TimesToCome

Life on the third coast

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Dubai day 2

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I’ve not seen a single dog here. We did see one cat, actually we heard him from 3 alleys away. What a howl. He’s a long white orange spotted stray who was dumpster diving and singing his tale of woe.

Prayers are called even at 4 am. They sound like the Catholic priests doing their Latin sing song. Different language and religion but the feel is the same.

Police are scarce here, I’ve seen them but only rarely.

Today we hopped on the subway. It’s amazing, the stops are larger than some airports I’ve seen. It’s fully automated, no conductors, and cheap.

First we rode out to the new part of the city. It looks like something out of the Jettsons, every building more amazing than the one before it. Three buildings are being built for every one completed. Dubai is totally a city of the future. But that end of town is empty. The people haven’t moved in yet and often we were the only pedestrians in sight.

Then we rode back to the other end of Dubai. We got off at the most crowded stop and followed the crowd. First we ended up in an Indian immigrant area. Thousands and thousands of shops and people everywhere.

We stopped to eat at a Lebanese/Russian restaurant. The menu items all listed ‘meat’ not chicken, lamb or beef, just meat. I’ve no idea what I had for dinner but it was good.

I tried to get more photos but every time I slowed down a young Indian man would run up saying ‘genuine fake watches, genuine fake handbags, Rolex, Fendi, Prada. . . ‘ So we had to keep moving.

From the Indian area we wandered into old Dubai. Fabric stores every where, lots of shops to make custom suits, burkas and any other clothing you might desire.

Along twisting turning alleys we wandered. I started to notice more and more people were barefoot. I had led us into the back door of a mosque. We were able to back out with out getting dumped into Dubai Creek. ( This is why my sister and husband get nervous when I go wandering ;p )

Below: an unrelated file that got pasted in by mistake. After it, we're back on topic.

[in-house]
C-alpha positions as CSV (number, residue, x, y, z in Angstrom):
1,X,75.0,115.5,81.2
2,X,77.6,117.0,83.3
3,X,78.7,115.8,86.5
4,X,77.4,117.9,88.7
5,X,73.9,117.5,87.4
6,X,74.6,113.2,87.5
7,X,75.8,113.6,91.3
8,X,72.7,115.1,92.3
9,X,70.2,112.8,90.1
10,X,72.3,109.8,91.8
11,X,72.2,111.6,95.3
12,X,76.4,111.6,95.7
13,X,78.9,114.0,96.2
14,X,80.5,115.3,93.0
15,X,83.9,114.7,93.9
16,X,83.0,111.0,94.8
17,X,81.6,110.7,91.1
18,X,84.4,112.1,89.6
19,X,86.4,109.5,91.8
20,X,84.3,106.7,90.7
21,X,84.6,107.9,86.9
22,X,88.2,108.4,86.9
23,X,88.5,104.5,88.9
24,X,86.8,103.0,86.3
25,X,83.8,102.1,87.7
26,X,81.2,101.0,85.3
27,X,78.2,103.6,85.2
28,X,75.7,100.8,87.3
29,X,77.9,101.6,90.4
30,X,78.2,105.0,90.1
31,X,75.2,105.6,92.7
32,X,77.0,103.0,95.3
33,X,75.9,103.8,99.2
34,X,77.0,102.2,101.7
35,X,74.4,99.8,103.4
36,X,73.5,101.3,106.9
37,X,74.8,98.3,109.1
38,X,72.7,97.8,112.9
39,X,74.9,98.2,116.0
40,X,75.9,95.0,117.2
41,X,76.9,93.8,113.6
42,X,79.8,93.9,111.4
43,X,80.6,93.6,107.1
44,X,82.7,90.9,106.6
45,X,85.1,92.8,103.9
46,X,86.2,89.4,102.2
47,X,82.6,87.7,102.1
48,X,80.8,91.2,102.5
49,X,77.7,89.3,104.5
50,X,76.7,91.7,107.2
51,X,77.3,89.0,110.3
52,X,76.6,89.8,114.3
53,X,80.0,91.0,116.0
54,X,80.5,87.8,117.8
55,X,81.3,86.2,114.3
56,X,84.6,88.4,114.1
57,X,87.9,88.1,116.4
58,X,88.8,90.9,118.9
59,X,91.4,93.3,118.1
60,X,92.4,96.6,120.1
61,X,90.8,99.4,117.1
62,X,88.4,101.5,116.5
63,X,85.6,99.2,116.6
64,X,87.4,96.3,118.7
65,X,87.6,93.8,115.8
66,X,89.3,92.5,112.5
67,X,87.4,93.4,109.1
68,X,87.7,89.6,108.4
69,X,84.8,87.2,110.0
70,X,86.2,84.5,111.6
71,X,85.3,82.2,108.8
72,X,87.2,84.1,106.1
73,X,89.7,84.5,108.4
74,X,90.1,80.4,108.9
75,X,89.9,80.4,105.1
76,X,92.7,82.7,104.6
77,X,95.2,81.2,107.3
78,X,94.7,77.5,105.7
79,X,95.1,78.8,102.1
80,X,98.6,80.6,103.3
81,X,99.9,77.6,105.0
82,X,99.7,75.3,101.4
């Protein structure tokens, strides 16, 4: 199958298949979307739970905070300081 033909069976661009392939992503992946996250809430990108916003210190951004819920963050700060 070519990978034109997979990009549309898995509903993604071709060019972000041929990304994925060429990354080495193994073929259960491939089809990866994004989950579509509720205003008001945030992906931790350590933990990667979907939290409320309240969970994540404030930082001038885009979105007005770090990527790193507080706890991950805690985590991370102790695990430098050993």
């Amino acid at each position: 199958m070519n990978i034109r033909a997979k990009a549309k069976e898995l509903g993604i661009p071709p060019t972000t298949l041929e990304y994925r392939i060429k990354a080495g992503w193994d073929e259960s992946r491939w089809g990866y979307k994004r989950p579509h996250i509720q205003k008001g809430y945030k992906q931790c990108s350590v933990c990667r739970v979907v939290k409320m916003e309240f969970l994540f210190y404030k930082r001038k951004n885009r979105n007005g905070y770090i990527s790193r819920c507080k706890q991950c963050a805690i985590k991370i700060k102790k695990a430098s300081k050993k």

The bong like things you see in the shop window are for smoking tobacco. Water is in the bottom, tobacco up top and hot coals are placed on the tobacco. All restaurants and bars keep several handy and you see many people smoking them at dinner.

One of the biggest sellers in all the areas we’ve been to are big fuzzy, fake fur blankets – like the kind you see in the states sold along side velvet Elvis’s. I haven’t figured that out – it’s about 95′F at night and 105′F in the day.

Every one here speaks English we’ve not found any one we couldn’t talk to. I’m still shocked so few spoke English in Tokyo. Cameras are very taboo. People glance at the camera as if I were carrying a weapon. So the photos are not as clear or targeted as I’d like.

Written by Linda MacPhee-Cobb

July 3rd, 2010 at 12:44 pm

Posted in Dubai Trip,Photos

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Dubai Day 1

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Today was my first day out and about in Dubai. Friday is like Sunday here so most everything was closed all morning. We made a pass through the local shopping mall, visited the world’s tallest building and went to the Old Golden Suk shopping district.

The shopping mall was mostly locals about 1/3 women 2/3 men. The Old Suk shopping district is Indian and Pakistani natives and about 95% men.

About 80% of the women wear burkas, about half of those with face covering. The other 20% of the women wear Indian or Western wear, even half of them cover their hair. Some of the burkas are very light weight some quite heavy. Almost all are black but many have designs on the front or sleeves. There are some brightly colored burkas usuallly worn by women who are African.

The men wear robes with tshirts and underpants or loose pants and a long shirt over them. About half of them cover their heads. The head covers are extremely thin fabric.

While traffic is light here, there is little pedestrian and bicycle traffic. There are buses, taxis everywhere and a train.

Juice is every where with little juice shops full of fruit that squeeze it fresh, coffee and tea shops are rare.

We stopped at an Indian place for dinner and I had a potato pancake with tomatoes and onions, it looked like a pizza.

Photography of people is frowned on here so it’s been tough getting pictures. The women all seem friendly and smile back. The men are mixed, they all stare, most will smile back, some just glare.

Prayers are called several times a day, praying is done in the Mosques not in public and most of the people ignore the calls.

Written by Linda MacPhee-Cobb

July 2nd, 2010 at 9:54 am

Posted in Dubai Trip,Photos

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Of mockingbirds and cats

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Fred being stalked, straifed and harassed by a mocking bird

Fred being stalked, strafed and harassed by a mocking bird

Fred being stalked, straifed and harassed by a mocking bird

Fred being stalked, strafed and harassed by a mocking bird

Divebomb

Divebomb

Written by Linda MacPhee-Cobb

May 26th, 2010 at 1:05 pm

Posted in Photos